From Publishers Weekly
A hot-dog joint shaped like a puppy, an antique store replicating a Japanese temple, Van de Kamp's windmill-shaped bakeries, houses resembling beached boats these are just a few of the architectural curiosities featured in Jim Heimann's California Crazy & Beyond: Roadside Vernacular Architecture, an expanded edition, including 386 color and b&w illustrations, of his California Crazy of nearly 20 years ago. SoCal pop culture devotee Heimann (Sins of the City, May I Take Your Order?), a graphic designer and historian, has tracked down more examples of the "California Crazy concept" from all over the country. He maintains, however, that it originated and still exists mainly in Southern California.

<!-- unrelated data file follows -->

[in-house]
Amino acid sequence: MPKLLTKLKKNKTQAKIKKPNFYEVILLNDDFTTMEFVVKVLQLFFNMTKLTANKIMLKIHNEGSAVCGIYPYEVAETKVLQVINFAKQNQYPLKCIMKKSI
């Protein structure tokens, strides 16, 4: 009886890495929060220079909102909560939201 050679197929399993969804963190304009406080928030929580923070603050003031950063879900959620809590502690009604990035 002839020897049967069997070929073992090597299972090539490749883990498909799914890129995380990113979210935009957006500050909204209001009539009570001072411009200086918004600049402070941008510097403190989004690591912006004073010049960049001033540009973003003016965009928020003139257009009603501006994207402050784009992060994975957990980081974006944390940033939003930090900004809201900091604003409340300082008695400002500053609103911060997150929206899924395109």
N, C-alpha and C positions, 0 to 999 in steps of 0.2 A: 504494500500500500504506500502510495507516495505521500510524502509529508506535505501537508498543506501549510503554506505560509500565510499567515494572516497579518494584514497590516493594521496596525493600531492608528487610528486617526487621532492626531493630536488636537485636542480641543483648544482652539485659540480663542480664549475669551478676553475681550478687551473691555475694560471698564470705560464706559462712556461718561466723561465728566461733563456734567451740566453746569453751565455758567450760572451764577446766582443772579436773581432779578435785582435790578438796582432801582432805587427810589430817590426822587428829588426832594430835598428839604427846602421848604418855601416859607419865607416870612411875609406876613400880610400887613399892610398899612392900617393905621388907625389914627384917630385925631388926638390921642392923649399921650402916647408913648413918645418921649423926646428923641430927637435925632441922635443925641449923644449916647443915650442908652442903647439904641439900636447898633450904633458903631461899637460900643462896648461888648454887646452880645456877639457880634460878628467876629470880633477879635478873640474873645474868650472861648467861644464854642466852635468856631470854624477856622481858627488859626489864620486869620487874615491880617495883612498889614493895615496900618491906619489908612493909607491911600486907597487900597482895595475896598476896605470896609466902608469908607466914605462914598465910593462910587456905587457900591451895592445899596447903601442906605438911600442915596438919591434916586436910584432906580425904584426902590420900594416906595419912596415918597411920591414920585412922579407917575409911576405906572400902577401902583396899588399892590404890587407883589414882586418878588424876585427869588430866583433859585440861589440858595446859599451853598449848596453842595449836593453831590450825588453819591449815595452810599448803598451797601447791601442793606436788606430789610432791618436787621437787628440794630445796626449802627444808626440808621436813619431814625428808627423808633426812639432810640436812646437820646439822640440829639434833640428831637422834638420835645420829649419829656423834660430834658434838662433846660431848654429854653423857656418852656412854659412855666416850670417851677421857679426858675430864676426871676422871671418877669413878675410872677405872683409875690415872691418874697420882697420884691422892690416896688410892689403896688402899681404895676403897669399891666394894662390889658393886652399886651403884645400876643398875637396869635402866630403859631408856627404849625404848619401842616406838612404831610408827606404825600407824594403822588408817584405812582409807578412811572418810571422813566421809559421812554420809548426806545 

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It's hard to beat Minnesota and Wisconsin for great big fiberglass fish and game deployed as roadside advertising, equally hard to outdo the Left Coast for imaginative commercial edifices. Unfortunately, the king-size kitsch, most of it built in the first half of the twentieth century, that Heimann showcases is vulnerable to changing patterns of development and humorless crusaders for good taste (back to your castle, Prince Charles!). Heimann shows the Pup, a hot dog stand in the shape of a giant, spotted mutt, in its pristine original form and as it looked in 1940, festooned with signage and an odd carbuncle on its snout. The visually arresting contrast says much about the mutation of commerce and commercial display over the decades. Although the book is mostly illustration, the accompanying text is vital and incisive. Anyone who has ever been dumbstruck by a giant cement statue of Paul Bunyan or a restaurant in the shape of a hat ought to love this album of outre architecture. Mike Tribby
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